State Water Resources Research Institute Program
Project ID: 2009MT191B
Title: Quantification of Coal-Aquifer Baseflow in Montana Rivers Using Carbon Isotopes
Project Type: Research
Start Date: 3/01/2009
End Date: 2/28/2011
Congressional District: At-Large
Focus Categories: Hydrogeochemistry, Methods, Water Quantity
Keywords: carbon isotopes; coalbed methane; stream baseflow; Yellowstone River watershed
Principal Investigator: Meredith, Elizabeth
Federal Funds: $ 14,500
Non-Federal Matching Funds: $ 31,140
Abstract: Coalbed methane production requires the extraction of large quantities of water from coalbeds. Ground water in Powder River Basin coalbeds generally flows north from Wyoming to discharge areas in Montana. However, no research has quantified the amount of water contributed by coalbeds to surface water flows in Montana. Because water produced by coalbed methane wells is managed to maximize evaporation and transpiration (consumptive use), the withdrawal of water from coal aquifers will reduce surface flows. It is important to quantify the contributions of these coal aquifers in order to assess the potential impact of coalbed methane production to surface water resources in southeastern Montana.
The objective of this project is to quantify the amount of ground water contributed by the Knobloch coal aquifer to the Tongue River, Powder River, Rosebud Creek and Otter Creek, in the Powder River Basin of southeastern Montana. Quantification will be accomplished through isotope mixing models based on naturally-occurring, stable isotopes of carbon. Carbon isotopes (in dissolved inorganic carbon form) have been shown to effectively fingerprint water associated with coalbed methane production because isotope fractionation in water associated with methane generation is very different from surface water.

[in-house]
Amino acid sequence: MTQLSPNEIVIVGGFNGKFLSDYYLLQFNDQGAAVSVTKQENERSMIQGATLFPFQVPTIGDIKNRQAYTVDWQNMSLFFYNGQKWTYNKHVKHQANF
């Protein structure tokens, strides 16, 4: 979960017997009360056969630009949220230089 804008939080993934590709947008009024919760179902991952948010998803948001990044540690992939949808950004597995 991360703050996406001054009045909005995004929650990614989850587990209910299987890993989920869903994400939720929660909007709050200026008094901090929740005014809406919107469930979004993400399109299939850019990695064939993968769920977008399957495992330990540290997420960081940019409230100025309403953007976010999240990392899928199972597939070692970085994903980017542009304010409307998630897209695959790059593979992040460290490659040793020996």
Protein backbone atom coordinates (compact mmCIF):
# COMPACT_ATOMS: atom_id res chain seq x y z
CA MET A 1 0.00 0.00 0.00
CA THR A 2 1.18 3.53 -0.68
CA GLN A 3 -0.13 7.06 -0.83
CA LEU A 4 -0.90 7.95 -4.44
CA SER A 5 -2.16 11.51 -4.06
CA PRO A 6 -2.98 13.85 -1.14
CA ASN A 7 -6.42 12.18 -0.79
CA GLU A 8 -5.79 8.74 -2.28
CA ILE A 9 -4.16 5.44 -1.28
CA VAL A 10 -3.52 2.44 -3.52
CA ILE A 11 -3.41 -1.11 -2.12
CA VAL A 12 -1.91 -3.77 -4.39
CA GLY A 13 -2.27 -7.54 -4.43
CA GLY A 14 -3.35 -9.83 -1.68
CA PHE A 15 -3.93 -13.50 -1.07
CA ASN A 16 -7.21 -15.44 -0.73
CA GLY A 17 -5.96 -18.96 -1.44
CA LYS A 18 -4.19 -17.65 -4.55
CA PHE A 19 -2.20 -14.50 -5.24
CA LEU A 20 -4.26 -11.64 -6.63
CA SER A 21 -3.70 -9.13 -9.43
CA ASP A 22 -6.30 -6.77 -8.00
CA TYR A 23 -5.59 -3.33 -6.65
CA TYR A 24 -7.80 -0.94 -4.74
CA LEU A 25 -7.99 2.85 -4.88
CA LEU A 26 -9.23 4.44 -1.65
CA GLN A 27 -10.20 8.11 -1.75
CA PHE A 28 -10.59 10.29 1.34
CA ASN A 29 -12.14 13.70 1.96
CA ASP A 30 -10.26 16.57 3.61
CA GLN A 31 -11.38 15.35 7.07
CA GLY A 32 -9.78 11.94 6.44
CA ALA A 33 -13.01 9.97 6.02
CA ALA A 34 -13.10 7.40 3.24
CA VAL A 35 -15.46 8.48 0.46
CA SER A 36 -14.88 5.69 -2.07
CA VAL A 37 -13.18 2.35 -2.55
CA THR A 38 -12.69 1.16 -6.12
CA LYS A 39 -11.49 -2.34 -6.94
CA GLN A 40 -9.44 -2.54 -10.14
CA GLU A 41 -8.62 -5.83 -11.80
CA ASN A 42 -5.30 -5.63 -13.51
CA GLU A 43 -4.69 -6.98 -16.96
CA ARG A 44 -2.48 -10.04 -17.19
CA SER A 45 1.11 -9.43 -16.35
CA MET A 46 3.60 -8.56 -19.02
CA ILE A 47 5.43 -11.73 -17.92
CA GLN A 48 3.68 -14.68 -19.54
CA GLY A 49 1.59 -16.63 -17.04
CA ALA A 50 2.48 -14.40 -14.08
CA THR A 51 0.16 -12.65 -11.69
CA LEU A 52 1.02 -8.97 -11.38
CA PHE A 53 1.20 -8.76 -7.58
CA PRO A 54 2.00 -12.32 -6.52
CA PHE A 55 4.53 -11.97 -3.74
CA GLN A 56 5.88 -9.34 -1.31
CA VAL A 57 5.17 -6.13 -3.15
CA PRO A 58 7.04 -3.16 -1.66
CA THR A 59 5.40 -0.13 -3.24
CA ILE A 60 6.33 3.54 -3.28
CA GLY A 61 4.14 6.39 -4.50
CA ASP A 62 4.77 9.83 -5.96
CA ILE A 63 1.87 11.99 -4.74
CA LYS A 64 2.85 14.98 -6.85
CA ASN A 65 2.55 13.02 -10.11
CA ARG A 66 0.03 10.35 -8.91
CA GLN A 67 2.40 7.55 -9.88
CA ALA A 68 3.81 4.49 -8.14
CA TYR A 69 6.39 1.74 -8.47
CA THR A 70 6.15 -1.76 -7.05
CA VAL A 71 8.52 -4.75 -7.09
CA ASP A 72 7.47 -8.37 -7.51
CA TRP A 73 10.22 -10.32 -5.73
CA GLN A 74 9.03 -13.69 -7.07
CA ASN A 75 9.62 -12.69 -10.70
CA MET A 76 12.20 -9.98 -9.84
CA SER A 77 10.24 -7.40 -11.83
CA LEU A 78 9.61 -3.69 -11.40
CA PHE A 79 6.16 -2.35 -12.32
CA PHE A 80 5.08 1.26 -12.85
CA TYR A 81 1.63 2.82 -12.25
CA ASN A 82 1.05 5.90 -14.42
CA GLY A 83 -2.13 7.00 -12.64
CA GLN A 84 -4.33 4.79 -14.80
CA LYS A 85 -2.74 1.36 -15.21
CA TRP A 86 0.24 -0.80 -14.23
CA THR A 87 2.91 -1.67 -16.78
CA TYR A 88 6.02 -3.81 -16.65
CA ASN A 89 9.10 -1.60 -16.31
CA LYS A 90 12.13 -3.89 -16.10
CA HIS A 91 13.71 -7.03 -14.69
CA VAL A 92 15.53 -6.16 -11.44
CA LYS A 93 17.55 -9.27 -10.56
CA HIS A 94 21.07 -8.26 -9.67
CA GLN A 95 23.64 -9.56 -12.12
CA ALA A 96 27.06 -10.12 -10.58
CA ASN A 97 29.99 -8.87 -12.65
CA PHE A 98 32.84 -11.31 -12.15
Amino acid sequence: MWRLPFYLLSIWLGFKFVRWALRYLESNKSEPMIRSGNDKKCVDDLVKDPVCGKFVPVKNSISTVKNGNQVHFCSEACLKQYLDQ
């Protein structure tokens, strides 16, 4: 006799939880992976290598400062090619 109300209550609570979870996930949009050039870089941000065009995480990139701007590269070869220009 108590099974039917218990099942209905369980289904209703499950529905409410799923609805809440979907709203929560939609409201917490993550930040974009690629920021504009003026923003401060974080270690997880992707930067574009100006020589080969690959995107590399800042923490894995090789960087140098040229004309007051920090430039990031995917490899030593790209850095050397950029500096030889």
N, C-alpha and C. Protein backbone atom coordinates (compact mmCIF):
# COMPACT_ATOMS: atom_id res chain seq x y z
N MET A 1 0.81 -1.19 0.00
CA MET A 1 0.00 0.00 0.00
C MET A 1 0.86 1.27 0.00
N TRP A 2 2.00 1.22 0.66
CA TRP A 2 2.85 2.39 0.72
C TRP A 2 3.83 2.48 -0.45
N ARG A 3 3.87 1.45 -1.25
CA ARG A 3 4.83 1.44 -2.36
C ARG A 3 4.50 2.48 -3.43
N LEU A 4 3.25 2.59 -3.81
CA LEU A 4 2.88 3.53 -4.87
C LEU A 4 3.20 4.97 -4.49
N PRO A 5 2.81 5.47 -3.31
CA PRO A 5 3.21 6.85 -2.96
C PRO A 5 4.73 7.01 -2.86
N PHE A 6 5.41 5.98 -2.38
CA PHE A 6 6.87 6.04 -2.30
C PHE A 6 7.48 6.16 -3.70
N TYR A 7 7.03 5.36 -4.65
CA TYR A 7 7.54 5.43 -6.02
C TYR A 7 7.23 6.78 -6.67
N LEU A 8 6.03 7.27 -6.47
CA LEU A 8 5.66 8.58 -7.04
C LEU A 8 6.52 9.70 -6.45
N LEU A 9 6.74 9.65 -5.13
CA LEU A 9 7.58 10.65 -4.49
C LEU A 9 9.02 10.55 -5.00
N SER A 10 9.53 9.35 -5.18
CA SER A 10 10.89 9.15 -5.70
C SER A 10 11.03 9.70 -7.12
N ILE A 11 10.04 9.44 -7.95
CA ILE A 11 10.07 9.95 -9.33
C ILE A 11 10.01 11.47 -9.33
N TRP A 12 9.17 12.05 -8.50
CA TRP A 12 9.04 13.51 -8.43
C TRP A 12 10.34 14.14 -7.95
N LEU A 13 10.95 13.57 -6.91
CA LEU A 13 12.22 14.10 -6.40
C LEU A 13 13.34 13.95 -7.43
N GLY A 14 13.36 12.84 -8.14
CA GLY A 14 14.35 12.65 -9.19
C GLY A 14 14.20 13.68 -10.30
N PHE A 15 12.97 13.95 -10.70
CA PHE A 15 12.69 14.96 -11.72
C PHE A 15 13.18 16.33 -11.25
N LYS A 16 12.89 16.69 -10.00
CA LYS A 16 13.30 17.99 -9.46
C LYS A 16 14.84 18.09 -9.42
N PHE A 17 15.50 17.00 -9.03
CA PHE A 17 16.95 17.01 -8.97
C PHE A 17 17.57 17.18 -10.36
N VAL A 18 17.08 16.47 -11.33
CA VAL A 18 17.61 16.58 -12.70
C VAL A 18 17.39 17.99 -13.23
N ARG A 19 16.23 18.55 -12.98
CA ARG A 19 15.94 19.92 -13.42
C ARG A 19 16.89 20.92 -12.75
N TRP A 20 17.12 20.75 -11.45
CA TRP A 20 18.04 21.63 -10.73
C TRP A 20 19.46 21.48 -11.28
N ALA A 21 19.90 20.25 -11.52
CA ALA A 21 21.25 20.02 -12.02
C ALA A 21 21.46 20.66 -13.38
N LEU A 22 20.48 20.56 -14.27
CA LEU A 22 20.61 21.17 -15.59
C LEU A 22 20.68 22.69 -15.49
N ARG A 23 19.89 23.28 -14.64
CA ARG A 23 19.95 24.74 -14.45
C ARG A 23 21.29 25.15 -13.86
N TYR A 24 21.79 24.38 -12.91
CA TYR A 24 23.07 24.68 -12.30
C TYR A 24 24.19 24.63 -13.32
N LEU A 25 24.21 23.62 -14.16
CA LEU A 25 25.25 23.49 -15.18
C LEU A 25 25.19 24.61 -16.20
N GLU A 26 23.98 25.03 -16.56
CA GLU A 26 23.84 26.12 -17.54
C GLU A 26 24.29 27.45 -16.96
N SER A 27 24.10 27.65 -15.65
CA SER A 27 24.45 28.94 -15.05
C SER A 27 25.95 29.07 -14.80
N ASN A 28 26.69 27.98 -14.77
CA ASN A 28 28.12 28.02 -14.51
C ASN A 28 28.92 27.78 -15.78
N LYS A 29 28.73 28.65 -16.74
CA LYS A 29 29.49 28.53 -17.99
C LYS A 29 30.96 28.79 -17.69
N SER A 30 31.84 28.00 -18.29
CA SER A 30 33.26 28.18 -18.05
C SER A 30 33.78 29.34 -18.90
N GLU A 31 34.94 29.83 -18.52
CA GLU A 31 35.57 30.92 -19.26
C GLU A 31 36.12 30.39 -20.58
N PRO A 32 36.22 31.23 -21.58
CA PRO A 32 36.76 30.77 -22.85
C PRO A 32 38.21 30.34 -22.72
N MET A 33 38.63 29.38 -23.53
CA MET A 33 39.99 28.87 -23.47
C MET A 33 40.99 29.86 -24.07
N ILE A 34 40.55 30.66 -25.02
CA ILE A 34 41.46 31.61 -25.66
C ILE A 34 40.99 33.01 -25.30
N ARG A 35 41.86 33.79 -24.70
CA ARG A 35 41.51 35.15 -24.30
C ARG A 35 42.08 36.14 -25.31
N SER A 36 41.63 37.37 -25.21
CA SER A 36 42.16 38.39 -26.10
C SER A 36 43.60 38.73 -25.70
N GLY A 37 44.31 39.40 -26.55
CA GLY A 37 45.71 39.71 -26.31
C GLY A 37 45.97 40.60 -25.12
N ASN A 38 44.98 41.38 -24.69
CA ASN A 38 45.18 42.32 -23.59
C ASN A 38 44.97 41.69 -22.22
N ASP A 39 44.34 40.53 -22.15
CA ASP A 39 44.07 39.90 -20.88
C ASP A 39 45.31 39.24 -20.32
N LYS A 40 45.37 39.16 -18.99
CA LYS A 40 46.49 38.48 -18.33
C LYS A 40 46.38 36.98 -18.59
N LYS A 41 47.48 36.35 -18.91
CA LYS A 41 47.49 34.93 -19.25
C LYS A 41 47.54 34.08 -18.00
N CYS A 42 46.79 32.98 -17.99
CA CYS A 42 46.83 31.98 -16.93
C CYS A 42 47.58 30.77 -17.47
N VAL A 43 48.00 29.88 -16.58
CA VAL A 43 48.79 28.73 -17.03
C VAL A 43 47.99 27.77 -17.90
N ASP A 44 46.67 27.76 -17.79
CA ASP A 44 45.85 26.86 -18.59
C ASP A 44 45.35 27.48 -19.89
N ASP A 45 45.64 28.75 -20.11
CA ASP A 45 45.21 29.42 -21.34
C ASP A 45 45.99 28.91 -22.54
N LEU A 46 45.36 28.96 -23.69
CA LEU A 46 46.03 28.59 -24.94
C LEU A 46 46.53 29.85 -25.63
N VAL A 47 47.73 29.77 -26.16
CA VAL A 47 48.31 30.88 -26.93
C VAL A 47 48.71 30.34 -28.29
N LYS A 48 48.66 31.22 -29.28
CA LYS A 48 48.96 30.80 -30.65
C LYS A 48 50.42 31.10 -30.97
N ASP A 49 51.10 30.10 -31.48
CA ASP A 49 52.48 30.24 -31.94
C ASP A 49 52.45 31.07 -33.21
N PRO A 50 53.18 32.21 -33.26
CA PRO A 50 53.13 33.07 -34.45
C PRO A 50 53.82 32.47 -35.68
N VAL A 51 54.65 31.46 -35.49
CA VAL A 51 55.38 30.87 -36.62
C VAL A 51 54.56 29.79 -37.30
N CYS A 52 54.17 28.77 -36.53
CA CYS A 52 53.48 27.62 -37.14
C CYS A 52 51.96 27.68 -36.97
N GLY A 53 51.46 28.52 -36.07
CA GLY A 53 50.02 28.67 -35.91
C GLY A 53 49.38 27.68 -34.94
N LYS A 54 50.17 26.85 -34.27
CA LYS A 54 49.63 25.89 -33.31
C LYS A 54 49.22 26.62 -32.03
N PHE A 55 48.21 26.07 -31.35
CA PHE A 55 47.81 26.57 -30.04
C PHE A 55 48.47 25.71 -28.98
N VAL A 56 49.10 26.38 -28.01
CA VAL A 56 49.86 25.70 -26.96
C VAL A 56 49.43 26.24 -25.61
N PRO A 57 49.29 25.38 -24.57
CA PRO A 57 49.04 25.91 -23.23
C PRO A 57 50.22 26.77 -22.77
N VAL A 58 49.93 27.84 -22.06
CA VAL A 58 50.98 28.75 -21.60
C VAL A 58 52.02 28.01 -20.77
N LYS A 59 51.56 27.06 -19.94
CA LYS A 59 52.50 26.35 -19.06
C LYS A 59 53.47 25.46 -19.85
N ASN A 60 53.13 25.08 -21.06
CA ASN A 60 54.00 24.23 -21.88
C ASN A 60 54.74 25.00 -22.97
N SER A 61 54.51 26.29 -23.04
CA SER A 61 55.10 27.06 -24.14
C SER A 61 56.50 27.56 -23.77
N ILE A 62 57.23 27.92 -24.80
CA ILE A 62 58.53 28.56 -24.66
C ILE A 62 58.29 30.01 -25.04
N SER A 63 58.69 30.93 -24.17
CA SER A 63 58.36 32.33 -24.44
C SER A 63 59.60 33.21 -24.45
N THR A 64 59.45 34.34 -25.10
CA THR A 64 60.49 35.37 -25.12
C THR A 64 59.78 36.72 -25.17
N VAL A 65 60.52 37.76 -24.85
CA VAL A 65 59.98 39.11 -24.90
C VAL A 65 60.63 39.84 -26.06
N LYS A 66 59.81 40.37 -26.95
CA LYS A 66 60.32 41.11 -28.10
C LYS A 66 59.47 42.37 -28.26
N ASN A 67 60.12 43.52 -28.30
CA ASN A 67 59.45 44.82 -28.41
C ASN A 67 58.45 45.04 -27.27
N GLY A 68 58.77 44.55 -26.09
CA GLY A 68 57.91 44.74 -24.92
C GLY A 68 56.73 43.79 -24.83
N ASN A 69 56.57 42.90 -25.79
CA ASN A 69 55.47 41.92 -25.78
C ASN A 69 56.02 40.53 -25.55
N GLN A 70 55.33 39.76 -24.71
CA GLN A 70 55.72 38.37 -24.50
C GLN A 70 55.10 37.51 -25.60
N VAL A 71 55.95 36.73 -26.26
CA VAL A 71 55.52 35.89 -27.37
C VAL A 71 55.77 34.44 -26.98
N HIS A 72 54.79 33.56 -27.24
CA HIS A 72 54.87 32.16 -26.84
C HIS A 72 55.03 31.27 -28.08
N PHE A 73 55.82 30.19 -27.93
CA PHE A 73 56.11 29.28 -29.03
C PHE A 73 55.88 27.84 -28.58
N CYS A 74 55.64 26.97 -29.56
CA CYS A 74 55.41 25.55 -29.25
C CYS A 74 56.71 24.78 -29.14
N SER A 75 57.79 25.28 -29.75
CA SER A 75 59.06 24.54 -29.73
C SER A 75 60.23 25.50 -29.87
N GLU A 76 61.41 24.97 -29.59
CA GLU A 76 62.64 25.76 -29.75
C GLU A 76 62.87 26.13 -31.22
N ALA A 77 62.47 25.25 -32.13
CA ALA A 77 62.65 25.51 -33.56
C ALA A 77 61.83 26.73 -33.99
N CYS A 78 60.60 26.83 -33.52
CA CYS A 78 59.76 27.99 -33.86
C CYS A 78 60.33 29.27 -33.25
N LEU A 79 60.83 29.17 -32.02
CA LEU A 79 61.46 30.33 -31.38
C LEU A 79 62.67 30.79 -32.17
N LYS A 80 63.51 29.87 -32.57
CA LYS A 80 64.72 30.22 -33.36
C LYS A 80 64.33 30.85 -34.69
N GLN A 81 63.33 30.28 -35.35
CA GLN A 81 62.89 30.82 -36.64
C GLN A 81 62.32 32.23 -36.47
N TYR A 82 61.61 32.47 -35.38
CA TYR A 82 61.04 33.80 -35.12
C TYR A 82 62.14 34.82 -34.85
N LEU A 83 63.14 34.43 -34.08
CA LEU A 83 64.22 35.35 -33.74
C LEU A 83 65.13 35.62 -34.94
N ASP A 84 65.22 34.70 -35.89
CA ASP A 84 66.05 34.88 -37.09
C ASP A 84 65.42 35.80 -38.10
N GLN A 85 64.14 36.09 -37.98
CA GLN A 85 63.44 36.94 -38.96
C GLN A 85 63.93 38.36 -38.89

Samples will be collected from selected locations along the four drainages, including up- and down-gradient from the Knobloch coal outcrop and near the headwaters of the streams. The Knobloch coal will be sampled from several Montana Bureau of Mines and Geology monitoring wells. An isotope mixing model will be used to quantify the contribution of Knobloch coal aquifer discharges to baseflow in the four drainages. Results will include numerical calculations of how much water in four Montana streams originates from the Knobloch coal aquifer and estimates of how much water in these streams originates from coalbeds in general. The results from this study will benefit many types of water users, including irrigators, recreationalists, regulators and aquatic species.
Progress/Completion Report, 2009, PDF
Progress/Completion Report, 2010, PDF